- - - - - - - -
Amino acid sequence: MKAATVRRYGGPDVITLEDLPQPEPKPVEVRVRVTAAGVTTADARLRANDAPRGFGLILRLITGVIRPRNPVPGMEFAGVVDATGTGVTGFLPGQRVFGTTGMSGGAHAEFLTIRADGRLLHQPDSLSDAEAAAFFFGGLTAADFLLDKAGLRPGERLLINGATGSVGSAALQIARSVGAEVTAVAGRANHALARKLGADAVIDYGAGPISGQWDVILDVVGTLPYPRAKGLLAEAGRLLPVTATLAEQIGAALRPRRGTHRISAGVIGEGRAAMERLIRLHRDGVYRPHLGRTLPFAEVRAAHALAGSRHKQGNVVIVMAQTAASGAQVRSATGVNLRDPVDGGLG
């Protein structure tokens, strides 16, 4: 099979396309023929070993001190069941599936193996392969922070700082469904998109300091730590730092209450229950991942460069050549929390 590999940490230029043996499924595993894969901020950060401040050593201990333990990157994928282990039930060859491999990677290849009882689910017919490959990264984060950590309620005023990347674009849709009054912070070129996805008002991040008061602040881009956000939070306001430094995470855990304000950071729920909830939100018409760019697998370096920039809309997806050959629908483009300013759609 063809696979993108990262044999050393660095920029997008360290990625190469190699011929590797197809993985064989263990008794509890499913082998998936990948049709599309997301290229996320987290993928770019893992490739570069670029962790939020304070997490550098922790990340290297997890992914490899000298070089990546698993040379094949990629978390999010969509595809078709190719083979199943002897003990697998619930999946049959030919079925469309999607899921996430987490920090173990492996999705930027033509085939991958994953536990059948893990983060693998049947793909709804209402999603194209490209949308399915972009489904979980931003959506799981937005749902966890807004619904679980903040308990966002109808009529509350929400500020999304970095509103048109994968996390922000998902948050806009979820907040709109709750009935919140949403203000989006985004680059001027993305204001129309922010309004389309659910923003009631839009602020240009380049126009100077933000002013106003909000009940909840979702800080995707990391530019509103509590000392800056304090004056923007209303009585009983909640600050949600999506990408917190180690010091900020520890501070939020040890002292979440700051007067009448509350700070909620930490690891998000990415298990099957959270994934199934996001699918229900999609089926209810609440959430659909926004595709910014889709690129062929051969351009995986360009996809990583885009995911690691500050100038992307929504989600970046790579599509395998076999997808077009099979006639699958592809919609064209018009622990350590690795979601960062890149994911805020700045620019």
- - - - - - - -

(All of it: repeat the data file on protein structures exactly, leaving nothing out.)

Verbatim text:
Amino acid sequence: MKAATVRRYGGPDVITLEDLPQPEPKPVEVRVRVTAAGVTTADARLRANDAPRGFGLILRLITGVIRPRNPVPGMEFAGVVDATGTGVTGFLPGQRVFGTTGMSGGAHAEFLTIRADGRLLHQPDSLSDAEAAAFFFGGLTAADFLLDKAGLRPGERLLINGATGSVGSAALQIARSVGAEVTAVAGRANHALARKLGADAVIDYGAGPISGQWDVILDVVGTLPYPRAKGLLAEAGRLLPVTATLAEQIGAALRPRRGTHRISAGVIGEGRAAMERLIRLHRDGVYRPHLGRTLPFAEVRAAHALAGSRHKQGNVVIVMAQTAASGAQVRSATGVNLRDPVDGGLG
């Protein structure tokens, strides 16, 4: 099979396309023929070993001190069941599936193996392969922070700082469904998109300091730590730092209450229950991942460069050549929390 590999940490230029043996499924595993894969901020950060401040050593201990333990990157994928282990039930060859491999990677290849009882689910017919490959990264984060950590309620005023990347674009849709009054912070070129996805008002991040008061602040881009956000939070306001430094995470855990304000950071729920909830939100018409760019697998370096920039809309997806050959629908483009300013759609 063809696979993108990262044999050393660095920029997008360290990625190469190699011929590797197809993985064989263990008794509890499913082998998936990948049709599309997301290229996320987290993928770019893992490739570069670029962790939020304070997490550098922790990340290297997890992914490899000298070089990546698993040379094949990629978390999010969509595809078709190719083979199943002897003990697998619930999946049959030919079925469309999607899921996430987490920090173990492996999705930027033509085939991958994953536990059948893990983060693998049947793909709804209402999603194209490209949308399915972009489904979980931003959506799981937005749902966890807004619904679980903040308990966002109808009529509350929400500020999304970095509103048109994968996390922000998902948050806009979820907040709109709750009935919140949403203000989006985004680059001027993305204001129309922010309004389309659910923003009631839009602020240009380049126009100077933000002013106003909000009940909840979702800080995707990391530019509103509590000392800056304090004056923007209303009585009983909640600050949600999506990408917190180690010091900020520890501070939020040890002292979440700051007067009448509350700070909620930490690891998000990415298990099957959270994934199934996001699918229900999609089926209810609440959430659909926004595709910014889709690129062929051969351009995986360009996809990583885009995911690691500050100038992307929504989600970046790579599509395998076999997808077009099979006639699958592809919609064209018009622990350590690795979601960062890149994911805020700045620019």